The outbreak of COVID-19 has seen airlines taking measures to sustain their losses due to record low travel demand amid coronavirus pandemic. A month of lock down and travel bans has already passed, so what trends can we see in a troubled European aviation market?

March 2020 has been seen as one of the most destructive months in history of aviation. German national carrier’s Lufthansa share price has dropped by 61% compared to pre-crisis state with other European airlines reporting nearly identical figures. Luckily, on April 16 European stock market saw a rise after coronavirus death tolls in Spain and Italy eased. At the same time, Ryanair and EasyJet released statements and shared their outlooks on current crisis, which in turn has helped travel stocks recover.

The largest airline in Europe in terms of passengers carried, Ryanair, has continued their operations, although at a very limited schedule. Due to COVID-19 airline reported to have grounded over 99% of its fleet and extended limited flight schedule to April 23, 2020. Ryanair’s CEO Michael O’Leary has openly expressed his outlook on the crisis sharing that the price war after the crisis is inevitable. He also stated that Ryanair is better prepared for a fare-slashing recovery when compared to other European carriers.

Another prominent airline in European market, EasyJet announced to have secured enough capital to sustain a nine-month grounding of their fleet. The move has seen airline’s stock in the green, positively affecting share price by 2-3%. The airline has also hinted at a possibility of not selling middle seat for some time after travel restrictions will be lifted. EasyJet has grounded all of its fleet, but is hoping to have some of its operations resumed by the end of April.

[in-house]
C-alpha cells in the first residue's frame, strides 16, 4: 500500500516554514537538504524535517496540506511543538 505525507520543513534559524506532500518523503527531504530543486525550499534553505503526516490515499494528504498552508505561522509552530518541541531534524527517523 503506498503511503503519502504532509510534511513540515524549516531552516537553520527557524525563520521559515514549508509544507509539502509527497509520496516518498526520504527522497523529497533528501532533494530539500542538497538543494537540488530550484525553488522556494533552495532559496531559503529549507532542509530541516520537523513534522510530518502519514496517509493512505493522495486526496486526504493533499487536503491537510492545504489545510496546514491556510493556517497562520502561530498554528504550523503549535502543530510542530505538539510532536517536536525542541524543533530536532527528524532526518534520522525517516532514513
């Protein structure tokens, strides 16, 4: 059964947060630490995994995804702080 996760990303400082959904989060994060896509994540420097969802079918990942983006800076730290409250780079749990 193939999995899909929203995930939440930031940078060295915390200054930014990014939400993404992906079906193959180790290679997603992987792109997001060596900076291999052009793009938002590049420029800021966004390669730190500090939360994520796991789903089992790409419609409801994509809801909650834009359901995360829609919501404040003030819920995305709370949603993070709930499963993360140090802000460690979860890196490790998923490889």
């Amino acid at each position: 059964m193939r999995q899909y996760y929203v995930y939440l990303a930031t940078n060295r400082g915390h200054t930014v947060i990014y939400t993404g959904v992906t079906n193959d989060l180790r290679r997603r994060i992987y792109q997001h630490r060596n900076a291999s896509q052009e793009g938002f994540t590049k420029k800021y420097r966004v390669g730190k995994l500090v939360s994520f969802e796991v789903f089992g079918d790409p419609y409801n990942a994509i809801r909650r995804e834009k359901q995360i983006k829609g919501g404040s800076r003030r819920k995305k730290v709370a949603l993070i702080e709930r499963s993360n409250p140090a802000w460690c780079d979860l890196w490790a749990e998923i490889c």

Now, let us turn to the second largest carrier in Europe, when measured by passenger numbers – Lufthansa Group. The group’s share price has already been on decline since 2018 with coronavirus crisis only speeding up stock price’s drop. The group had to ground over 700 aircraft as the demand for air travel bottomed out in March.

One of the member airlines, Lufthansa has started to decommission and retire older jets like Airbus A340 and Boeing 747 in an effort to control business expenditure. The airline has also requested state aid to keep its operations afloat. While the carrier reported to have more than US$4.35 billion in liquidity buffer, some of that money is owed to customers that have paid for now-cancelled flights.

At this point in time, airline has reported to be losing 1 million euros per hour. There are talks that Lufthansa has already had conversations with German government regarding state aid, to help the carrier combat the losses during COVID-19 pandemic.

While some airlines are still experiencing a sharp hit to their operations amid COVID-19 crisis, the recovery of low cost counterparts can indicate a slow, but steady recovery to come after the pandemic.